it’s an obsession, the doctor said, but you disliked hearing that word, obsession. it wasn’t the colour that you disliked. in fact, you said, the word is colourless but tastes like burnt toast. obsession, your brother once said, is hazy-lavender. my son’s words are extraordinarily colourful, but he’s never tasted language. my words are neither coloured nor flavoured. at the time, you were trying to figure out what becomes of meaning when two coloured words rub up against one another. what happens, you asked, when two primary-coloured words, such as sunshine and concrete (yellow and blue), bump into each other? does that make meaning green? is concrete-sunshine green? perhaps, i said. perhaps concrete-sunshine is green. i don’t know how spirals work, you told the doctor. only that they do. only that spirals are the fingerprints of god. what is called a beautiful bouquet nauseates me. what i admire is the macabre scent of a single flower dying, with the colours fading and the petals so brittle they disintegrate when rolled gently between fingertips. what i admire are flowers that delight in death and decay. for several years we, your father and i, brushed off your infatuation. a phase, we told one another. a passion. just a creative preoccupation. at times you endeavoured to hide your desire, tried to act as if nothing was going on. but there was no point, you were transparent. you wanted to be normal. but you disliked normal: fleshy-umber with an aftertaste of dirt. as a small child you nurtured certain words, such as: galaxy, the sharpest red; and the fairy-floss flavoured yesterday; and bright-electric blue, with a hint of peppermint, ripple. your favourite word was purple, which just shimmered and tasted of plums. this made jacaranda-mauve, 8, your favourite number. i remember how your dark eyes shone as i listened, nodding my head in agreement. i still cherish those moments, when your reasoning made sense to me. there are certain sounds, like the fracturing of autumn leaves underfoot, that evoke something within me reminiscent of childhood. even still, during these times of tender nostalgia, i lack some fundamental ingredient in existence. i lack the flavour of being real. as a child i would tell myself that if i believe i exist then i think i exist then i do exist. every picture, every early doodle you drew was a maze of spirals. the repetition, the troubled insistence of curved lines, alarmed me. the absurd intricacy, the assiduous attention to detail, always astonished me. let’s presume that, in a twist of fate, you were born with this passion. let’s presume that, indeed, you fell in love with a shape: a spiral … a pattern persisting in time. a romance, unfolding slowly: an early fascination followed by appreciation, adoration. and in an instant: lust becomes love. the outline sweet and terrible shaped like a madman’s lullaby how dangerous … you wrote to finally have something worth losing. did you use your whole body to taste that first instance of love? did pure silence vibrate within you? did diabolical joy dance in the shadows of your loneliness? did you tremble with pleasure and, for a measure of unutterable instances, were you free? when you finally started speaking, your little voice always sounded plagued by pain. as if every word uttered had just escaped your mind, tortured. each word released in a state of mutilated shock. you were four. i was more than alarmed. your father denies synaesthetic tendencies. but i remember how thrilled i was by the idea that we’d created synaesthetic twins. as though, together, we’d produced humans with a language of their own. i imagined the microscopic meeting, dancing, twisting, twirling and replication of our genes occurring in a helix of colour and flavour. i was mystified by my own capacity to create. i was mystified that my children could feel the smell of words, that they could see the silence that follows each sound, that my children were four-dimensional. we gave you butterfly nets, snorkel sets and totem tennis for your eleventh birthdays. that night, when i tucked you into bed, you said: sometimes i wonder about the silent colours, the ones i can’t see. then i feel empty. then i bash my fists into my eyes until i’m lost in colour. then i feel better. you were attempting to explain. i was attempting to understand. once i had a dream within a dream where reality and fantasy both had instantaneous lifespans. one could not interfere with the other for one became the other. reality was fantasy and fantasy was reality. reality was not to be confused with fantasy and instantaneous lifespan was not to be confused with average lifespan. but in this dream within a dream the spiral was the only one who left everything as it was, the spiral was neither fantasy nor reality, but the spiral was a real thing. i woke sobbing, and my pillow was damp with tears. as a child you spent your days building kaleidoscopes: aluminium tubes; triangles of mirrors; tiny windows; and coloured-plastic globes caged in acrylic perplexity. you spent your nights peering into the soul of colour. ‘my soul is a black whirl pool, a vast vertigo circling a void, the racing of an infinite ocean around a hole in nothing.’ — Fernando Pessoa, The Book of Disquiet. in a later attempt to explain, you told me your thoughts simply appear in the form of spirals, circles that begin but never end, continuous circles refusing to return to the same point. que será será, i thought, my daughter’s mind moves fatalistically into the future. other times, you said. my thoughts begin as a single interstellar spec and spiral inwards, evasively entangling my mind. twisting my thoughts, tighter and tighter, until i’m completely fixated, isolated, and confined in despondency. in lipstick you wrote on the mirror: like ripples in a galactic pond, my lover’s spiralling arms simultaneously embrace me and show me the way. Our passion moves in circling waves. then you carved three deep spirals, one on each thigh and one on your left wrist, allowing the pain to orbit out of you. i found you coiled, like a haunted fetus, in a pond of your own rippling blood. we’re here to help, they told you. you didn’t go peacefully. with the brown buckles strapped tight, you screamed and struggled in the straightjacket until, finally, you passed out. ‘i’m no more your mother than the cloud that distils a mirror to reflect its own slow effacement at the wind’s hand.’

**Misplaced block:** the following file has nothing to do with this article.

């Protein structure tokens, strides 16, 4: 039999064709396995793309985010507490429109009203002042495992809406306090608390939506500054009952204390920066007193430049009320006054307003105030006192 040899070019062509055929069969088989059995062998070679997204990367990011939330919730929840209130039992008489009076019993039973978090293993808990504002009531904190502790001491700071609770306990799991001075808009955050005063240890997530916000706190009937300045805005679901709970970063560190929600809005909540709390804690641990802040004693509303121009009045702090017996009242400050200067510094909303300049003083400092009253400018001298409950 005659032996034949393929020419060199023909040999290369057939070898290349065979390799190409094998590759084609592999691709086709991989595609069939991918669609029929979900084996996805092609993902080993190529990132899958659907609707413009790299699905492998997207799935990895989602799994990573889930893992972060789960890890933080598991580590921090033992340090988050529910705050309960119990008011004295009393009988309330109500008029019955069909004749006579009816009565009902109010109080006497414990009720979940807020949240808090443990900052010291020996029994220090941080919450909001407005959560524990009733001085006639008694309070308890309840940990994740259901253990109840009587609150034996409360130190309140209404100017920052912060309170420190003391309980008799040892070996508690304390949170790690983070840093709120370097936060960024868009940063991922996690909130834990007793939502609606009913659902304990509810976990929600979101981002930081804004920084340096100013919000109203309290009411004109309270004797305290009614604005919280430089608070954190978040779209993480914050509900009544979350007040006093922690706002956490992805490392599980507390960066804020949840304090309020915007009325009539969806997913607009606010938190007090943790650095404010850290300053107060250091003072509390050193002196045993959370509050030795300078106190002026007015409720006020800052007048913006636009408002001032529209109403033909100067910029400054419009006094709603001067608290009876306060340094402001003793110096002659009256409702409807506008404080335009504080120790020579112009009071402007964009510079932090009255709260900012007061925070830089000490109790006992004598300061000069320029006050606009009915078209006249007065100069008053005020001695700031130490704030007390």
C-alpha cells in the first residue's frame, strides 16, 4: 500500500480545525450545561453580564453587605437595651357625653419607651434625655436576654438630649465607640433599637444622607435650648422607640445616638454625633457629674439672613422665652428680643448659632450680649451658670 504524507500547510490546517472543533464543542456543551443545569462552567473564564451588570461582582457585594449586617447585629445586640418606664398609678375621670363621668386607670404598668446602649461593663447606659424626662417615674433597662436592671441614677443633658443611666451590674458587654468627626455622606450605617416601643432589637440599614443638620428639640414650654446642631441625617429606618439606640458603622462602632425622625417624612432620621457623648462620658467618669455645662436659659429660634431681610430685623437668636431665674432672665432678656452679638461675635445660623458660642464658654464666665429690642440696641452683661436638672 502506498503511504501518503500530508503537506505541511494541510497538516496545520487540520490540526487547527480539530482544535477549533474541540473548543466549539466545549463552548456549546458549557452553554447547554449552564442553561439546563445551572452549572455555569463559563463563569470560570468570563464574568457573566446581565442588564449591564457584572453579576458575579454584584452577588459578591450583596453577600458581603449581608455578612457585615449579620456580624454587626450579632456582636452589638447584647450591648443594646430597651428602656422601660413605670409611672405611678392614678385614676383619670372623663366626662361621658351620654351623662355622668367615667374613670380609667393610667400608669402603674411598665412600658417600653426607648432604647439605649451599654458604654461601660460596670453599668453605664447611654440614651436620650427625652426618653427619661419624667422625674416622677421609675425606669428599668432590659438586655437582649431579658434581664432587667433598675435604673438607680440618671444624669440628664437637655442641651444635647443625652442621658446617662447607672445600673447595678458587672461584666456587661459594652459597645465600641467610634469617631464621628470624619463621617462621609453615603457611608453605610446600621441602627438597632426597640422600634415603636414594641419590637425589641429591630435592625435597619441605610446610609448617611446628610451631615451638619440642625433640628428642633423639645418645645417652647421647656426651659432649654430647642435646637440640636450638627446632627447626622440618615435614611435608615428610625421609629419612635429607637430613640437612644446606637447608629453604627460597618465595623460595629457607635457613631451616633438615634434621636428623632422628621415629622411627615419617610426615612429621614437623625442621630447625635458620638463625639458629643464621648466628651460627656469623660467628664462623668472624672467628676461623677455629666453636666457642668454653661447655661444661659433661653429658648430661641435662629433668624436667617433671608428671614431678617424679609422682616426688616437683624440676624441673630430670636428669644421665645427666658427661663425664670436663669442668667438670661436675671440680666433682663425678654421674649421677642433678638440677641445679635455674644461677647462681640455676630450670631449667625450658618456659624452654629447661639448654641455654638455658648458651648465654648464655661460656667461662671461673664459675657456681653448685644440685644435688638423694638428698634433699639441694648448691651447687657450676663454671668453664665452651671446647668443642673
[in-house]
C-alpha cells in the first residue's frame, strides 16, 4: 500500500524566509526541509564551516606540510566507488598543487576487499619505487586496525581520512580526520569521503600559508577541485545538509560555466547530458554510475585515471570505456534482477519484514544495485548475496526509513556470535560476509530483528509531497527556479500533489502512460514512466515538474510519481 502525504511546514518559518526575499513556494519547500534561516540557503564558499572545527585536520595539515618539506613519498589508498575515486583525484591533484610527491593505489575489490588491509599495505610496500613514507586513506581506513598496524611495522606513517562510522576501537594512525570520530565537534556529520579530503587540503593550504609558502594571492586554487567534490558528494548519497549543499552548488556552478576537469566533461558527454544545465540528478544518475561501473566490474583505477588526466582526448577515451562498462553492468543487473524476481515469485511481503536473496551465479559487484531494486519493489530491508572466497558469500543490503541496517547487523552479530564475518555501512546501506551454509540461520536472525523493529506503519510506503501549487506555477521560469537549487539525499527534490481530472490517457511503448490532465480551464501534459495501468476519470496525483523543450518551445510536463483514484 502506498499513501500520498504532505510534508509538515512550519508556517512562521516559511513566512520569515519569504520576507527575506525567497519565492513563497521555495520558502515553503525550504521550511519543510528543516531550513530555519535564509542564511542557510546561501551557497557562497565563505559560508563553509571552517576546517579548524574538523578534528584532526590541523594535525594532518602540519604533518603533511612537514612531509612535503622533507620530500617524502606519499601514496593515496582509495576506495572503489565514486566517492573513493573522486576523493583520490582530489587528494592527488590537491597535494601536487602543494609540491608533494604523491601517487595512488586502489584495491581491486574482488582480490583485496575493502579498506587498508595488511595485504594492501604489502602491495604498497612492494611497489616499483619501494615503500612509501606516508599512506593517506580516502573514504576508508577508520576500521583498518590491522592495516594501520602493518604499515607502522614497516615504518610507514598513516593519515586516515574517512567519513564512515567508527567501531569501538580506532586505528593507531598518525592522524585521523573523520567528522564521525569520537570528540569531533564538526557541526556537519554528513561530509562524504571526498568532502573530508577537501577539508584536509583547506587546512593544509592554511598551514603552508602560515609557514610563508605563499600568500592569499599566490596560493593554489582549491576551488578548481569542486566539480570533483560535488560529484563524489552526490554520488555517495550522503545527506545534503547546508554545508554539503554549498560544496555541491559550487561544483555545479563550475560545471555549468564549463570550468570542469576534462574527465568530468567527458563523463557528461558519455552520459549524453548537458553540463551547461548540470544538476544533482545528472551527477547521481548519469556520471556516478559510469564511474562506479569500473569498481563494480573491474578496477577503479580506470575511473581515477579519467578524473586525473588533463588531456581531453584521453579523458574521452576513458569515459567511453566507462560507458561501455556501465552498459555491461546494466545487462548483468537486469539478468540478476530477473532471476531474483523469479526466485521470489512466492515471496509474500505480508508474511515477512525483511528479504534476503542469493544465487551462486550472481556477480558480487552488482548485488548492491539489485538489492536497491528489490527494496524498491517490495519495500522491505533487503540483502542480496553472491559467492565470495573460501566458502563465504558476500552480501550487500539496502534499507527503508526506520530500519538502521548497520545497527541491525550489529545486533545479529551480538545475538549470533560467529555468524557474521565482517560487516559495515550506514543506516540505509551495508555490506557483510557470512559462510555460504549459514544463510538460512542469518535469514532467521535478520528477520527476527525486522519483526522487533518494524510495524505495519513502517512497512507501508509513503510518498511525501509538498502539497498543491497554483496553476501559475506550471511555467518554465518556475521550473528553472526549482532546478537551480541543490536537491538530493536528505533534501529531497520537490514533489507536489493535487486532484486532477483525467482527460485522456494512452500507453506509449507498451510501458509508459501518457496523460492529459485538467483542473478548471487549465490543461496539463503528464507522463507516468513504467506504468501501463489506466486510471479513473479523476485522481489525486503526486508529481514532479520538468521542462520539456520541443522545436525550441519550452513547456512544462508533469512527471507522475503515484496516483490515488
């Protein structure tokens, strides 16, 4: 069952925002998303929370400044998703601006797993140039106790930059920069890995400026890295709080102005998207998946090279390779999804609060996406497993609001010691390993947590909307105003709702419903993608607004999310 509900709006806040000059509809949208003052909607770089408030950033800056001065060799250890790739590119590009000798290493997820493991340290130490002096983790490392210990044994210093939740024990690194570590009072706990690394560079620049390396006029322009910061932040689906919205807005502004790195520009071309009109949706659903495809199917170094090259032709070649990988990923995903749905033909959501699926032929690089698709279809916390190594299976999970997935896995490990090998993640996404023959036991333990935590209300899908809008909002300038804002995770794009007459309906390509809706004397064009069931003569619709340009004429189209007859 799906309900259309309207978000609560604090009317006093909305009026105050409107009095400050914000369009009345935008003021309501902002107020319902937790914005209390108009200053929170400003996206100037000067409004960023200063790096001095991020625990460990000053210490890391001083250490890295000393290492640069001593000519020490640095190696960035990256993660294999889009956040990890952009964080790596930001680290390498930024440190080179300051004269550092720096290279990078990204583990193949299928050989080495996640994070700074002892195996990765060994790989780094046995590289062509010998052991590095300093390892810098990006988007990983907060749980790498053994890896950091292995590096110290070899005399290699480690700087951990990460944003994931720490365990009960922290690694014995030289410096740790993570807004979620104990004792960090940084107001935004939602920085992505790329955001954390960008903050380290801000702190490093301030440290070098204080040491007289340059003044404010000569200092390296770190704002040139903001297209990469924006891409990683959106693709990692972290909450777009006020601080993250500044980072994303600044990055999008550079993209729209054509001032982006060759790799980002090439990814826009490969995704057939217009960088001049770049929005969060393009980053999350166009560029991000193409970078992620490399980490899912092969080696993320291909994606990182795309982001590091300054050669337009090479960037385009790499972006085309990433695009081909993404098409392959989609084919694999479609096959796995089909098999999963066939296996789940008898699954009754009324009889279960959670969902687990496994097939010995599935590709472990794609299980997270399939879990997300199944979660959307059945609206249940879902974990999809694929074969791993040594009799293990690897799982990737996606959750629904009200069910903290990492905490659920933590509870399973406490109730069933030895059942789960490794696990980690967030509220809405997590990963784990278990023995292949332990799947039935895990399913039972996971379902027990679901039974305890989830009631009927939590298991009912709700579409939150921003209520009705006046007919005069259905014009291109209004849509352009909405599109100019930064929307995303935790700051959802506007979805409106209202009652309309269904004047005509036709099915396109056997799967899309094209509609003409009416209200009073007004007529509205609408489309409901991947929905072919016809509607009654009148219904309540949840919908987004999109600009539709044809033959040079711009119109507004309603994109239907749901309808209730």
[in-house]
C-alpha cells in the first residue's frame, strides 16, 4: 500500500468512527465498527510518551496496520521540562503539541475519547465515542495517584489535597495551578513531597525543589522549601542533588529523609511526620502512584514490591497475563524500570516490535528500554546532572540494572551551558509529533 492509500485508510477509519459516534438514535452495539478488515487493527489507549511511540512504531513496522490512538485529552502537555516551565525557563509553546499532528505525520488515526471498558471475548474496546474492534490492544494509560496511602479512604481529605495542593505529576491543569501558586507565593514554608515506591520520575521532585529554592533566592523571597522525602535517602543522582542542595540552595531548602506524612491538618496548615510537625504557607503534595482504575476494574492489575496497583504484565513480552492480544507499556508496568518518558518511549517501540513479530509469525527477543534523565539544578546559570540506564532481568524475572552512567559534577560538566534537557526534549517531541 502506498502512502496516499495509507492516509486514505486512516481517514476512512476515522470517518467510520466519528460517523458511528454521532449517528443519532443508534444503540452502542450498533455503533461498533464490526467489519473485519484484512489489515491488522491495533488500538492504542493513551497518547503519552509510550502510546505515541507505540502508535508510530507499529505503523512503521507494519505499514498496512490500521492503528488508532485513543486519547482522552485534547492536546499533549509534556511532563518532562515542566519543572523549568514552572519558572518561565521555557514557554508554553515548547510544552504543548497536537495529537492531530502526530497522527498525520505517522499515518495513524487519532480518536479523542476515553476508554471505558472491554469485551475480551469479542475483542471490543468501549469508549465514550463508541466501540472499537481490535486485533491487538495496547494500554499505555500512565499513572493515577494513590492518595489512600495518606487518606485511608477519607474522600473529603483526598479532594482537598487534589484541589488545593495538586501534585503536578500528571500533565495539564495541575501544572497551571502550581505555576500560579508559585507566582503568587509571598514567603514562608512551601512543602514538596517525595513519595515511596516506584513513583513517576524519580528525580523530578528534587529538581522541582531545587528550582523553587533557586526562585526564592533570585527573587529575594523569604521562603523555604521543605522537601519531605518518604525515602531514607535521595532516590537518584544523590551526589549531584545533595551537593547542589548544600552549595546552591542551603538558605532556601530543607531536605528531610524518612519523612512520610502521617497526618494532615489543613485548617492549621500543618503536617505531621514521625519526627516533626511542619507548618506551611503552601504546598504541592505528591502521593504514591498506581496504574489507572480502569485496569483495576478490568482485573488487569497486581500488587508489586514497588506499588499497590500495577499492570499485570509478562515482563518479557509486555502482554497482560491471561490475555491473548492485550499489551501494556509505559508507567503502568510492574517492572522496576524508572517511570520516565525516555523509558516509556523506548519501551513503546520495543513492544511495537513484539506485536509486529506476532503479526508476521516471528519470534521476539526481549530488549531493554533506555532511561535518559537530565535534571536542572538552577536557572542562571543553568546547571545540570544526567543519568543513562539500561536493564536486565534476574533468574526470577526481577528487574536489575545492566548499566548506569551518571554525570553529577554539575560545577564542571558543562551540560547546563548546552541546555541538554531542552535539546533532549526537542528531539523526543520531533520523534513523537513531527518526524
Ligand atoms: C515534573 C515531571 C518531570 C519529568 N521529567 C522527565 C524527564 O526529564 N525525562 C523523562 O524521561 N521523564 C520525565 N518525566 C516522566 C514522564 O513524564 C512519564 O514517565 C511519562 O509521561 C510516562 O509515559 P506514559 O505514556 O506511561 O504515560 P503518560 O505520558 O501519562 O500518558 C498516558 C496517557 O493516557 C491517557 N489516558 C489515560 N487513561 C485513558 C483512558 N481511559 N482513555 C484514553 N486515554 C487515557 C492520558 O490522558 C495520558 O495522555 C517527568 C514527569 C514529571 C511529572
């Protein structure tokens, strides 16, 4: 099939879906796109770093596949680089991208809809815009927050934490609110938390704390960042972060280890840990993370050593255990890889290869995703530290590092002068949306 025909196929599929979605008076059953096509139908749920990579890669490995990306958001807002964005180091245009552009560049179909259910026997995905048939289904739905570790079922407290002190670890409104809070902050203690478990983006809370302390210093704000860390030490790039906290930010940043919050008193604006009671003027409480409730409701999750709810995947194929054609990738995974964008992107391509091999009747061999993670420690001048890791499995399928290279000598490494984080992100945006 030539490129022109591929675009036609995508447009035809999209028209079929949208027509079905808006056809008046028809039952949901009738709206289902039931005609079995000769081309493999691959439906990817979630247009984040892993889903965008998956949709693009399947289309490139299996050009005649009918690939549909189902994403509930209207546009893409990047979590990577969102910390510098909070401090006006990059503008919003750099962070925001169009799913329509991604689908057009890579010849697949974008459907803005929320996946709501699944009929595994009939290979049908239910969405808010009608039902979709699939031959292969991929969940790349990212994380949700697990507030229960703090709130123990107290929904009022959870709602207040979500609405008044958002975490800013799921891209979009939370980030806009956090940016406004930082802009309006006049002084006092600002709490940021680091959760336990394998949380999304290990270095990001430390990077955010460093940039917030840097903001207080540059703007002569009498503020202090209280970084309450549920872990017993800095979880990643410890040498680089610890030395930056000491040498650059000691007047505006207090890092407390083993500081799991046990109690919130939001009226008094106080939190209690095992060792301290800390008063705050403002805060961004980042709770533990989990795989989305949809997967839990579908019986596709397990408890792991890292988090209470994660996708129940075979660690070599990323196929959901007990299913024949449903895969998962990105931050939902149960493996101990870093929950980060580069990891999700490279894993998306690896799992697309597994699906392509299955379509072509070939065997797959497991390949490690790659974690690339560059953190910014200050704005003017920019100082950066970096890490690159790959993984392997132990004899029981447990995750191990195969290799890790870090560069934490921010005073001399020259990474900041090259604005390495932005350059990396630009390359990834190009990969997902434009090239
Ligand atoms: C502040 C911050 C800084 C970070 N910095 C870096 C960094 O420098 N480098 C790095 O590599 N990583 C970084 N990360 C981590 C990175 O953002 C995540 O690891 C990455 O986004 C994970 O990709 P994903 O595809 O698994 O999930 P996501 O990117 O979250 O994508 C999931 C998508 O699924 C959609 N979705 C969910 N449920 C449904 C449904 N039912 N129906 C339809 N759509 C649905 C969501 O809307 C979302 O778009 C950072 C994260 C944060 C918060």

— Sylvia Plath, Ariel a form of objectophilia, they told us, an intense love of inanimate things. you rejected this completely. spirals, you said, give birth to animate matter. they shape the precise instant when inanimate matter is endowed with sentience. spirals are the pulsing lifeblood of all inspiration, of all creation, of all thought, of all being. circles that begin but never end. spirals are the souls of things. tell us, they asked, why do you hurt yourself? that was your first admission, this is your eighth. you have less spirals in the asylum and the medication locks every word, every sound, every number in a military green flavoured of hailstorms. you spend your days horizontal, in sedated fits, tangled in bedsheets. you spend your nights in heavy silence believing your lover waits in the shadows just beyond the gate.
Image: ‘Barbed Wire’ / Alan Levine
Read the rest of our Autumn Fiction edition:
‘The fish’, by Rebecca Slater
‘A long breath’, by Stuart Wilkinson
‘Dance of the mobiles’, by David Turnbull